The standing ovation, once a symbol of audiences so stirred that they could not remain seated, has become a ritual on opening nights in Pittsburgh theater. That's when company backers, friends and relatives of the cast and other well-wishers urgently rise to demonstrate support.
It came to pass, however, that when the brilliant Pittsburgh Irish & Classical Theatre cast of Oscar Wilde's Salome took curtain calls Saturday, almost no person stood in the house.
You might surmise a stunned audience. But when crowds emerge from their initial awe, they typically get up and cheer. This did not happen. If the audience was stunned, it was from being hit over the head too hard.
PICT's version of the infrequently seen play has become director Alan Stanford's overly personal canvas. Stanford has taken Wilde's one-act play and stretched and bent it into a two-hour exercise in style and ritual where nearly every word, move and gesture gets held up for examination as if under a magnifying glass, showing multitudinous refractions of altered reality.
Intellectually, no doubt, one can find justification. Within his potentially simple retelling of the legend, Wilde has inserted drawn-out passages of ornate and colorful language, punctuated by deliberately repetitive phrases. Wilde's text, extrapolating a scant few lines in two New Testament books, could swiftly and relentlessly build momentum into a brutal and shocking denouement. Not this time.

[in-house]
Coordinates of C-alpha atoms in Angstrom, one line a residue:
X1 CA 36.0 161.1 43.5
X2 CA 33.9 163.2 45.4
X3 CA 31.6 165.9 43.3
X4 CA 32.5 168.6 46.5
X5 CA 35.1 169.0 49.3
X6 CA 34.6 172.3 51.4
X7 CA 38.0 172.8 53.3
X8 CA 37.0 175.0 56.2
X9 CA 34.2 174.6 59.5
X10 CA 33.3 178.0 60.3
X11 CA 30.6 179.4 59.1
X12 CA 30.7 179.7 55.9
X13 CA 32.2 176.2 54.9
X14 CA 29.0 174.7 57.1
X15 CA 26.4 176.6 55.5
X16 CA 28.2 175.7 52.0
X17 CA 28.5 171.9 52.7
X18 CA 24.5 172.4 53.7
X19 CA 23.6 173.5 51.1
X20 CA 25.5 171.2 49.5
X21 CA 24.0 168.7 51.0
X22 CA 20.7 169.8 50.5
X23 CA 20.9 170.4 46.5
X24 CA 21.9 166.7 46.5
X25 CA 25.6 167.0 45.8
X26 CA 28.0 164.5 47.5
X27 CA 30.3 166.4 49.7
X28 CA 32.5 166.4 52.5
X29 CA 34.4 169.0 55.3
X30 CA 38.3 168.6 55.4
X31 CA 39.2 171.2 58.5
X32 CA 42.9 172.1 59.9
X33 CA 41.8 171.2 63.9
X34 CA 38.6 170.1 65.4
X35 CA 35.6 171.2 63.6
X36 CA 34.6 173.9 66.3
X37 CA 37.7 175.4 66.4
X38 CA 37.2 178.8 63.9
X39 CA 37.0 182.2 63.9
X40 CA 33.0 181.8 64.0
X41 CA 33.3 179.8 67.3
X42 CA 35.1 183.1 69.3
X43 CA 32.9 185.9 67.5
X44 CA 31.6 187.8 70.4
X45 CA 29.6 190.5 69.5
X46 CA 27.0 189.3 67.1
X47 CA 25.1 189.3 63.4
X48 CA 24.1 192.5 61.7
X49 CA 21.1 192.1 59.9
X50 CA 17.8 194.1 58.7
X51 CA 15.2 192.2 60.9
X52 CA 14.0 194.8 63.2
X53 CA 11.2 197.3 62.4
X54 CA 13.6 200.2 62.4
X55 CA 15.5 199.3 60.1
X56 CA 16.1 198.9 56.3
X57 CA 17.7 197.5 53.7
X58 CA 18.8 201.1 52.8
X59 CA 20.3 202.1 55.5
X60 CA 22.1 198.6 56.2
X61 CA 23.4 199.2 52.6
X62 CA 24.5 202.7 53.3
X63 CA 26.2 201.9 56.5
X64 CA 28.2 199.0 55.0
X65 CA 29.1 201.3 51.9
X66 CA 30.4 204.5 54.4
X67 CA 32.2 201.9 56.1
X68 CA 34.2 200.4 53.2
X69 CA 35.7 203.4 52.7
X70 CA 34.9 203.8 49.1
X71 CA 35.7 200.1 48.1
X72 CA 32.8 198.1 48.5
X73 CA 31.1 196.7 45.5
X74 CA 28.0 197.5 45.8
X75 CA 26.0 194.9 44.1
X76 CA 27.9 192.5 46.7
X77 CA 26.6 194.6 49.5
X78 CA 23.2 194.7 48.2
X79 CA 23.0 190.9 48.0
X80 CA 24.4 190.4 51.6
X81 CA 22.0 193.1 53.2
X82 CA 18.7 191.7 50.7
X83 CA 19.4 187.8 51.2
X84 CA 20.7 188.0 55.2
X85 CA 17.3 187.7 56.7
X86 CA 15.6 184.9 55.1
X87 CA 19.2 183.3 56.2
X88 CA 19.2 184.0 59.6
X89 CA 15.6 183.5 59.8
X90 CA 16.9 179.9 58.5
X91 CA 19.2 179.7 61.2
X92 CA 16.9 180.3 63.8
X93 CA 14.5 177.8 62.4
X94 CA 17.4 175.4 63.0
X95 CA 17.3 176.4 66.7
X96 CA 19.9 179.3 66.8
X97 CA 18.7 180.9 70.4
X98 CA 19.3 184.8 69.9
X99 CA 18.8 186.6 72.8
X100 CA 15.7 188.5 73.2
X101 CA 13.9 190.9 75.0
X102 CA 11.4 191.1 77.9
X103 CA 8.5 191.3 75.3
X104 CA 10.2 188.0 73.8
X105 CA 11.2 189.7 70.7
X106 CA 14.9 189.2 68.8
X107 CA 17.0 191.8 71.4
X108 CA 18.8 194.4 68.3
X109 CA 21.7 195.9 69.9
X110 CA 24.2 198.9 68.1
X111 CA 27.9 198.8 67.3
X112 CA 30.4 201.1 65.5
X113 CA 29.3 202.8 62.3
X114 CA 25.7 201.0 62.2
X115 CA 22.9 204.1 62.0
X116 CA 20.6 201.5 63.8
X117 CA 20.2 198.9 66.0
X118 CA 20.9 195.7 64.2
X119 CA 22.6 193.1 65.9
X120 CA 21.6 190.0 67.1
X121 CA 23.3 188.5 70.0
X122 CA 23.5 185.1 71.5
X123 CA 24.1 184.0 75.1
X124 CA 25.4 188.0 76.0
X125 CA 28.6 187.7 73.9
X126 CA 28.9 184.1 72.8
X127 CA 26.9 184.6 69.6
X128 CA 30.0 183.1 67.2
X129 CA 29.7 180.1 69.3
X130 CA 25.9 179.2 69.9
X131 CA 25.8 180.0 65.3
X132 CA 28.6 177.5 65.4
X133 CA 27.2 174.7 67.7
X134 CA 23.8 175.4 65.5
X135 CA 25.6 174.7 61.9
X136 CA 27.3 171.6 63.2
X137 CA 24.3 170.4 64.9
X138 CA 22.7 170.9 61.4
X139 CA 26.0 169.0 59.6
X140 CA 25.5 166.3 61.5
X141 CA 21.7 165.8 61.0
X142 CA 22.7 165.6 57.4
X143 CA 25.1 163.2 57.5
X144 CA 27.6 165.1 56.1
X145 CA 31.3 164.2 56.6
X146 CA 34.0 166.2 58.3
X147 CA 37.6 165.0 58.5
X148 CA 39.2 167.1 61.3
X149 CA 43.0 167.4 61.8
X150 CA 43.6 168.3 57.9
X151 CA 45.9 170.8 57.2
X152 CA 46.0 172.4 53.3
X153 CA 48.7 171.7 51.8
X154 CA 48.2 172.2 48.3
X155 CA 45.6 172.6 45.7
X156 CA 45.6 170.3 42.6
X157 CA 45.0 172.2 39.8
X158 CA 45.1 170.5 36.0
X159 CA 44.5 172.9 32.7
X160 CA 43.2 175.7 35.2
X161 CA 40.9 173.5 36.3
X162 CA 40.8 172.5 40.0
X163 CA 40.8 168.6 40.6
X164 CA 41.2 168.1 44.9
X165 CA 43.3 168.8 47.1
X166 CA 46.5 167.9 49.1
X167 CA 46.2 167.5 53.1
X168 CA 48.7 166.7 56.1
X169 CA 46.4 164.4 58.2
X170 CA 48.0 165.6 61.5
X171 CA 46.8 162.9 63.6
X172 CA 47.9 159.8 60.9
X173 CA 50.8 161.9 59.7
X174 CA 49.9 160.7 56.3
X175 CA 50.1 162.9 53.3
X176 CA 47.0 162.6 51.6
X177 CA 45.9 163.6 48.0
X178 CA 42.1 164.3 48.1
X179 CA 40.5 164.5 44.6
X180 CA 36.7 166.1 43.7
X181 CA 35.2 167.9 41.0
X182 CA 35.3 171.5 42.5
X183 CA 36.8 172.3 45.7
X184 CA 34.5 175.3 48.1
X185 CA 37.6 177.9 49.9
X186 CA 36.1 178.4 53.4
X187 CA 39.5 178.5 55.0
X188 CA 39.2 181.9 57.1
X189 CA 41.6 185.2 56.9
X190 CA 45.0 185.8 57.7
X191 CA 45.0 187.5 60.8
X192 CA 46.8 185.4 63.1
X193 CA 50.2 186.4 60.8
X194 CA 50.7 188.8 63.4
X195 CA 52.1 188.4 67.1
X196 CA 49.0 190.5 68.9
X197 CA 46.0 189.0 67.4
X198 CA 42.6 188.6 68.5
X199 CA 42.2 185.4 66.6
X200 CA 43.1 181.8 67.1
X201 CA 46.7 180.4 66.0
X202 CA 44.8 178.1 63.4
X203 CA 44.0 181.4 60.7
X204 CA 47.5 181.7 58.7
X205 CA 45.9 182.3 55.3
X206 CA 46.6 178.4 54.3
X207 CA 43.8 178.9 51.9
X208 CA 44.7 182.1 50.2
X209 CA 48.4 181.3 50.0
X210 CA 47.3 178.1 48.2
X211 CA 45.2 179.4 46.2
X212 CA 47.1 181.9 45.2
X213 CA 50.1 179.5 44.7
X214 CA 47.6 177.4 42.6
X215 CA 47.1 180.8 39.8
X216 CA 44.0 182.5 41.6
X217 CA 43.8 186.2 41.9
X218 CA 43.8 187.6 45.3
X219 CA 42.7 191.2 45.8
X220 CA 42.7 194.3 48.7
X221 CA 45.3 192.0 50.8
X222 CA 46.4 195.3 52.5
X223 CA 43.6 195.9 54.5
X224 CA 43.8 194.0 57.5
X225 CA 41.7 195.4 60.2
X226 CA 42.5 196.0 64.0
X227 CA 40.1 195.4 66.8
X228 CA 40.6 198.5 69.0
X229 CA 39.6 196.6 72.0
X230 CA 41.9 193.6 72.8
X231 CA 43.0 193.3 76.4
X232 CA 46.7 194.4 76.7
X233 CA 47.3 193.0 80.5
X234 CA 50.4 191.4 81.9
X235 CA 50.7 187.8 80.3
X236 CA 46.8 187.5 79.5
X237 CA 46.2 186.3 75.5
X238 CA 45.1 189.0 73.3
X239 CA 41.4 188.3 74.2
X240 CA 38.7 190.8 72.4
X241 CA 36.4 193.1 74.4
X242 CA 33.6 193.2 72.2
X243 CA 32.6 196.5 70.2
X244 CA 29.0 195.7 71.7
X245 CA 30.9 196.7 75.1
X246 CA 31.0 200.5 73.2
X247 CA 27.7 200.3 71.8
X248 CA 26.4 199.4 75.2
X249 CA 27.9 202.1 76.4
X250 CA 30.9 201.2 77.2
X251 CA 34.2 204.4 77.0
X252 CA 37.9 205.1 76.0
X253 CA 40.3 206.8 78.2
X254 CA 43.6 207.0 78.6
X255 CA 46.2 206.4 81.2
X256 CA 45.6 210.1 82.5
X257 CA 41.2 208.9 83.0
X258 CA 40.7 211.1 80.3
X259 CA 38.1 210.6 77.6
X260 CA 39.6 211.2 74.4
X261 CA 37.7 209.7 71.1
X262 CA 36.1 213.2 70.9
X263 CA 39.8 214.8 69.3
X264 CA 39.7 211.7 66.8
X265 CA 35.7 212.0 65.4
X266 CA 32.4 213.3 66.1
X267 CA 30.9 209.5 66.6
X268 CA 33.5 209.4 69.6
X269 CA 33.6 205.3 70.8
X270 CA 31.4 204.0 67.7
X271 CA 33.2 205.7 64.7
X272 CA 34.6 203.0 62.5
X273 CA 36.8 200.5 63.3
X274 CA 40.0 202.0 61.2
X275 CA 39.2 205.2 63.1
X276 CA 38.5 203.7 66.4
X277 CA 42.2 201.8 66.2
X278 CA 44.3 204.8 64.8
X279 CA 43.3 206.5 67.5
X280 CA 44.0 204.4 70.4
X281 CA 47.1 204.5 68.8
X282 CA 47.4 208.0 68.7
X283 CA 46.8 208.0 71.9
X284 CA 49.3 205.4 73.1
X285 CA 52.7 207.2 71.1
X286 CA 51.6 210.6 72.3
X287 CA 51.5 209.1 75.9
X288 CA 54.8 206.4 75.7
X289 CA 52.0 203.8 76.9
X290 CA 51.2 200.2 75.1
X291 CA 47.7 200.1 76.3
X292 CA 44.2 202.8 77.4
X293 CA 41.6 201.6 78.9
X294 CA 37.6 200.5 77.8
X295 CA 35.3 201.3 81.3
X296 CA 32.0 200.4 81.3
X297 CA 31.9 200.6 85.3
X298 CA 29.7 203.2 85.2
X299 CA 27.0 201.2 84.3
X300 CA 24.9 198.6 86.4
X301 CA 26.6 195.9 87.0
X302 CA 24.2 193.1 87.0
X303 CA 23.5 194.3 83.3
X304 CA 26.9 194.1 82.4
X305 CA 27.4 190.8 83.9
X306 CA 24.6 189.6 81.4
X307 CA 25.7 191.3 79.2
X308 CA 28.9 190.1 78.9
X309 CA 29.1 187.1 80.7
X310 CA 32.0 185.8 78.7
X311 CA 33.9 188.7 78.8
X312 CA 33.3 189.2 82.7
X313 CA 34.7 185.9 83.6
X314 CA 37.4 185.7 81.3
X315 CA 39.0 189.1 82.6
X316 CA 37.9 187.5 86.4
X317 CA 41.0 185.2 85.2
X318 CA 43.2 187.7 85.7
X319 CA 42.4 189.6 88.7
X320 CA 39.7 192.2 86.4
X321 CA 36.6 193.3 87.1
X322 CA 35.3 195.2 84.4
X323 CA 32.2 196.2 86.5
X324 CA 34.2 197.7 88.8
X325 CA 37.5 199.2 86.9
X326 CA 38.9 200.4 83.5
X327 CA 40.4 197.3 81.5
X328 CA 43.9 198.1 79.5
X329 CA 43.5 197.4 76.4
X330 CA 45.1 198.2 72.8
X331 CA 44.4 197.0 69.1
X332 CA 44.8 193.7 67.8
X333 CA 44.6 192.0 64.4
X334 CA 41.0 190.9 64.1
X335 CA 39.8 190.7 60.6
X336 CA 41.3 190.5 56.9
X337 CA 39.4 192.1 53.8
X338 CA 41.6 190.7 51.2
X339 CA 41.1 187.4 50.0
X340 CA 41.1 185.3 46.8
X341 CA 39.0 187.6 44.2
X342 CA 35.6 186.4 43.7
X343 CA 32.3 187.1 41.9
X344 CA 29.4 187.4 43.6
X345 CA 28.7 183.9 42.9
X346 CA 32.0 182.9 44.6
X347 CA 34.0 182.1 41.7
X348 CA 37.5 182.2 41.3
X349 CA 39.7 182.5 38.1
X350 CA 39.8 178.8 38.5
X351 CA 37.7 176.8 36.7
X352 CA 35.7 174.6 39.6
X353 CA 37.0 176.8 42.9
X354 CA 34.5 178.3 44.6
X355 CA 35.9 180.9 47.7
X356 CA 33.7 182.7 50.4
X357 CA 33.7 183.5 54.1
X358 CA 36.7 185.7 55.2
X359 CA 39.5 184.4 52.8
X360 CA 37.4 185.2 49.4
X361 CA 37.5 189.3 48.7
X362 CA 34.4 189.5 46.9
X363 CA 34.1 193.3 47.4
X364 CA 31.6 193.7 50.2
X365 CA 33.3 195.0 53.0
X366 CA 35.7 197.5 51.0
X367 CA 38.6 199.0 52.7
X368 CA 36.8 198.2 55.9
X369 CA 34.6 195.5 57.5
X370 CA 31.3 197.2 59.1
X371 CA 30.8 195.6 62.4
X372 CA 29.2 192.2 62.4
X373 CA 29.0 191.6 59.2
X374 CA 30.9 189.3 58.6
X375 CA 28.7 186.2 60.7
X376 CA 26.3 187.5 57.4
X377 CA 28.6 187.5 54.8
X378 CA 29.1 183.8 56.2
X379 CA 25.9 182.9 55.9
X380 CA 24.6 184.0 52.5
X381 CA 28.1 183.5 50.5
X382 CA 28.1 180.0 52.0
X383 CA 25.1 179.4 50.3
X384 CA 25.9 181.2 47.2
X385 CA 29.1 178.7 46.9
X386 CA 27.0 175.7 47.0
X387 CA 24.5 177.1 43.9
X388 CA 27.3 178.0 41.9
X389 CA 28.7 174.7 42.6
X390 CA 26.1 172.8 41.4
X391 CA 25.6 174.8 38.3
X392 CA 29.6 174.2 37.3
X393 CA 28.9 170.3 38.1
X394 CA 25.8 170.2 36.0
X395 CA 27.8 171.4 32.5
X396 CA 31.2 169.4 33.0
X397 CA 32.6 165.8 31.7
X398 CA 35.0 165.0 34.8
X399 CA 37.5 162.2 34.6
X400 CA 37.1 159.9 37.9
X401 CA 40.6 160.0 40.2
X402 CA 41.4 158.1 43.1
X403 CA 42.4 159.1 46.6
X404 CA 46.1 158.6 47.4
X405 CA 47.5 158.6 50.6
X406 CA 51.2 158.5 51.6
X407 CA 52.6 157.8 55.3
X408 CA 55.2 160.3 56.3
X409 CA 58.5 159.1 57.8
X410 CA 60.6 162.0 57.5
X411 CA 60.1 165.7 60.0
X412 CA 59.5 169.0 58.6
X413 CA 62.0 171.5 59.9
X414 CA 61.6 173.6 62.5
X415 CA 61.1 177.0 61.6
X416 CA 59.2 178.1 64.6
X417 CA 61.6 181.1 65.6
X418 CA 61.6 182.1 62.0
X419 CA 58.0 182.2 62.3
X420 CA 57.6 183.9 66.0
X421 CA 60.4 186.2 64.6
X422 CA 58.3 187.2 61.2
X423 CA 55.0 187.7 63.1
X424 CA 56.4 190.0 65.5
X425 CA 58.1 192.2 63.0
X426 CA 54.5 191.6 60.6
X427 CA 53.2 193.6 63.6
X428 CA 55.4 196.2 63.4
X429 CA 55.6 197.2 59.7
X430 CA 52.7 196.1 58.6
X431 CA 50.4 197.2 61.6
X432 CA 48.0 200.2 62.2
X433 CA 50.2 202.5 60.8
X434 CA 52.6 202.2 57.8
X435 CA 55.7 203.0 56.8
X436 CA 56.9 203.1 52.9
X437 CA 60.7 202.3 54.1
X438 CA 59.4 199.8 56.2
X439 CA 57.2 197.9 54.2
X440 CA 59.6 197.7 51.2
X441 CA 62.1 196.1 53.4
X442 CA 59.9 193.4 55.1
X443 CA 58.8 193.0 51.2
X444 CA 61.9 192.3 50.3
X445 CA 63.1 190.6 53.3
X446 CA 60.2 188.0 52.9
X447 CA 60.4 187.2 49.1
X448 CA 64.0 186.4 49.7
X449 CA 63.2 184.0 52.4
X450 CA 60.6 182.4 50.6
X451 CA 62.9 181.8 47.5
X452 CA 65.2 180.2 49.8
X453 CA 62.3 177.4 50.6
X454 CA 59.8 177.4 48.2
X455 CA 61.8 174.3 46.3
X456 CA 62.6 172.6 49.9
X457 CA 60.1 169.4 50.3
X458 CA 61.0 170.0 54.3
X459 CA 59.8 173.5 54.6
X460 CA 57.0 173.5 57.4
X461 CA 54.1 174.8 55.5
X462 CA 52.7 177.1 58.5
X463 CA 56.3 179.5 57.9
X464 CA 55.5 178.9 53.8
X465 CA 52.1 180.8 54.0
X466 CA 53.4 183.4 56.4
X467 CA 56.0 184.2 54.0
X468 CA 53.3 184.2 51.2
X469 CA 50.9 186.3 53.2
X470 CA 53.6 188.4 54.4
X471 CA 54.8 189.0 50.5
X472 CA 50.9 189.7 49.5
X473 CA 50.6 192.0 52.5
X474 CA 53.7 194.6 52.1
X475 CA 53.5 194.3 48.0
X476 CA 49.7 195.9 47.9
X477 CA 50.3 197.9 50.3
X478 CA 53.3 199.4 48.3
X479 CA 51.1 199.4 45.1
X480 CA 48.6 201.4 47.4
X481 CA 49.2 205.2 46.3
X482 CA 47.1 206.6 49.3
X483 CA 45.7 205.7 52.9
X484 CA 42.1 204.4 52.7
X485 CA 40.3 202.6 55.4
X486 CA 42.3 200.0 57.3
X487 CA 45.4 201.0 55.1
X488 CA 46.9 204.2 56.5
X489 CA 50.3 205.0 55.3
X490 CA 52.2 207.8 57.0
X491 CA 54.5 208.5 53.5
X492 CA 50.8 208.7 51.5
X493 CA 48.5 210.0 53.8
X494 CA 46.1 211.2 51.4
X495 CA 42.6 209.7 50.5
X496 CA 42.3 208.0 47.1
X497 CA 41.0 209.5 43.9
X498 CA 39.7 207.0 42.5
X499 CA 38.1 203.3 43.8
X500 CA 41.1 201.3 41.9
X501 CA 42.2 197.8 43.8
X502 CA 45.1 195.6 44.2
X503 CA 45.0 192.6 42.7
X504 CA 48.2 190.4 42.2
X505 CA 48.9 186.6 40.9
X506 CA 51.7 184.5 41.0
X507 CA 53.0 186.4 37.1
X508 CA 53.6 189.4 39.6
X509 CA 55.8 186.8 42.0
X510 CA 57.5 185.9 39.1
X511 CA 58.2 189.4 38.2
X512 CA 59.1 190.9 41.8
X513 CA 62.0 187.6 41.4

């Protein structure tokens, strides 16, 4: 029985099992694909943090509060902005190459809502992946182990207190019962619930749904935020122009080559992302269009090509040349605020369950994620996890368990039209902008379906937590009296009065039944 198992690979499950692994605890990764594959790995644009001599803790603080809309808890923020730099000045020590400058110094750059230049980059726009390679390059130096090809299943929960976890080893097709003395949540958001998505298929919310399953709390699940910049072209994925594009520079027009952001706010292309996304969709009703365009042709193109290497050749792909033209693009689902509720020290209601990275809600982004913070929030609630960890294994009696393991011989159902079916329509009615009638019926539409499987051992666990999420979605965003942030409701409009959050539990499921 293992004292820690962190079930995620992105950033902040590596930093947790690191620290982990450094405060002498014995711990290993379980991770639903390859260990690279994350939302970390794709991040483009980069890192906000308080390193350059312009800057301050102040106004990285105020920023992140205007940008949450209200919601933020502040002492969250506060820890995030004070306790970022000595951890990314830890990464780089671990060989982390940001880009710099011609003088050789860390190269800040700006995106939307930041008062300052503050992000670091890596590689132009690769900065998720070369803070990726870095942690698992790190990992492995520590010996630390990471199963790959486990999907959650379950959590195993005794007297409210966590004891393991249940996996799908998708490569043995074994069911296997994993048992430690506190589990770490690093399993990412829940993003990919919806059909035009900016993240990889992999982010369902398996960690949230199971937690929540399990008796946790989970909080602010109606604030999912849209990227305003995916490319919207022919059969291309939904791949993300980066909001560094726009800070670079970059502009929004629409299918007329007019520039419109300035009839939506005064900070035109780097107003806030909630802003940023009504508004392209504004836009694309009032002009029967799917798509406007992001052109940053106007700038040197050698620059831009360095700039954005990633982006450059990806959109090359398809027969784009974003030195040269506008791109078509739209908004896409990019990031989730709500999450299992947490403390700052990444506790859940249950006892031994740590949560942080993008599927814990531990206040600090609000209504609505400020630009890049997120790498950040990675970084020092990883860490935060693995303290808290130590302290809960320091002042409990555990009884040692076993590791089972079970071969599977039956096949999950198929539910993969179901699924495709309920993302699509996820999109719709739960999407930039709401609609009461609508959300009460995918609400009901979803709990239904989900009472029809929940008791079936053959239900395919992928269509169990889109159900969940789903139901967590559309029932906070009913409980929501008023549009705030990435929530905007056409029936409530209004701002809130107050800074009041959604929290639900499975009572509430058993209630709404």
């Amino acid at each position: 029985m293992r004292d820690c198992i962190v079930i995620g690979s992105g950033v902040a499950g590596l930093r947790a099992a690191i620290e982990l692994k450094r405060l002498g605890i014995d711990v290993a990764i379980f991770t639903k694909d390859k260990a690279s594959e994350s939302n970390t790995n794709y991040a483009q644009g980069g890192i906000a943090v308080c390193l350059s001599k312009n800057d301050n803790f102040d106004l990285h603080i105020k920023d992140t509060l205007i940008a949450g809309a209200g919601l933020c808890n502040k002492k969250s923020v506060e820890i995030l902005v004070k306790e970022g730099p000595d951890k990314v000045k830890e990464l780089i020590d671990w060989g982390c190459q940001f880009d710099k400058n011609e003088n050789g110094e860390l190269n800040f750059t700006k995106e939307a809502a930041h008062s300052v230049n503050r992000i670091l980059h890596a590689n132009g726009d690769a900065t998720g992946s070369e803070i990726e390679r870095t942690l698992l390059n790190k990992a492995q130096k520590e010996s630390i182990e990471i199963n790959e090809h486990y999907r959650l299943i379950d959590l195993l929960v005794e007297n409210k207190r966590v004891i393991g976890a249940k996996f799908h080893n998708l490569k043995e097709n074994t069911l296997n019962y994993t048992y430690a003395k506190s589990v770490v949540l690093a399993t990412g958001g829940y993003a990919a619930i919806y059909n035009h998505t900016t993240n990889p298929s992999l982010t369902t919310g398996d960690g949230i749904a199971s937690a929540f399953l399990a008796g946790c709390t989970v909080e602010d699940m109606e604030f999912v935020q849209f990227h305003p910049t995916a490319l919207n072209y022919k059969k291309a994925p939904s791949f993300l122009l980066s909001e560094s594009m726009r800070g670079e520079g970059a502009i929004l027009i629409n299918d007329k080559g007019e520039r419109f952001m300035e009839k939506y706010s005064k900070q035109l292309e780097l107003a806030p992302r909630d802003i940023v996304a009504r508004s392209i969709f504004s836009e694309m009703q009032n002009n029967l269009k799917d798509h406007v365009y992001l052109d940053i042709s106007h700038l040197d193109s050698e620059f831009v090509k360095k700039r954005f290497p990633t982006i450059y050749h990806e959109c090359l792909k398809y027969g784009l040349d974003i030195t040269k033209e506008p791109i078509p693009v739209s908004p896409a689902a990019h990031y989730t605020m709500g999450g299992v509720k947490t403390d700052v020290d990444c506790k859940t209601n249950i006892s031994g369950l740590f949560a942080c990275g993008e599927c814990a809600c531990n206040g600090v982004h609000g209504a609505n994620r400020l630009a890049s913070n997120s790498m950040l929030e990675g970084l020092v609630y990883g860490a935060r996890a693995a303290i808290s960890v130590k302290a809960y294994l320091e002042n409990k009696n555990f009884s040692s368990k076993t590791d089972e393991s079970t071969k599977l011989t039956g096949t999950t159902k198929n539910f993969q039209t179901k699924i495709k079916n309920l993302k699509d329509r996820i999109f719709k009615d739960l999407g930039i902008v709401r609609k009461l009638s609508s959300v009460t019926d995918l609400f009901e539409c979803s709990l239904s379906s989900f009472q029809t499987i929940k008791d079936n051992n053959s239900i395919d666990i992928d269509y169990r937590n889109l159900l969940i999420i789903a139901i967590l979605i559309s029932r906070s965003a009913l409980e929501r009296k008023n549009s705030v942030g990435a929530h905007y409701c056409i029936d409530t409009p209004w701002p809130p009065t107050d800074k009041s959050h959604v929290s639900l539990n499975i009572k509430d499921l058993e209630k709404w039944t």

It's true that John the Baptist's severed head is never seen dangling and dripping; given today's cinematic penchant for leaving no gory stone unturned, you may find director Stanford's conception quite a relief. But imagine what it would be like on film if not only explosions, destruction and violence became visualized in heavy-weighted time, but everything else lumbered along at the same rate.
You have to admire the indelible verbal and physical artistry of every performer, especially Nicole Underhay, Jim Mezon and Kate Young as Salome, Herod and Herodias, respectively, howling and crooning vowels, hissing and spitting streams of consonants yet able at the same time to convey rich characterizations. And you cannot help but marvel at the extraordinary physical discipline needed to execute pantomimed, usually slow-motioned depictions of each significant action, including Salome's removing garment after garment while remaining fully clothed.
Yet while the cast, with great artistry, may exercise every vocal chord and muscle to near exhaustion, an unmoved audience could become numb.
Salome continues through June 28. Charity Randall Theatre, Stephen Foster Memorial, Forbes Avenue at Bigelow Boulevard, Oakland. 412-394-3353 or www.picttheatre.org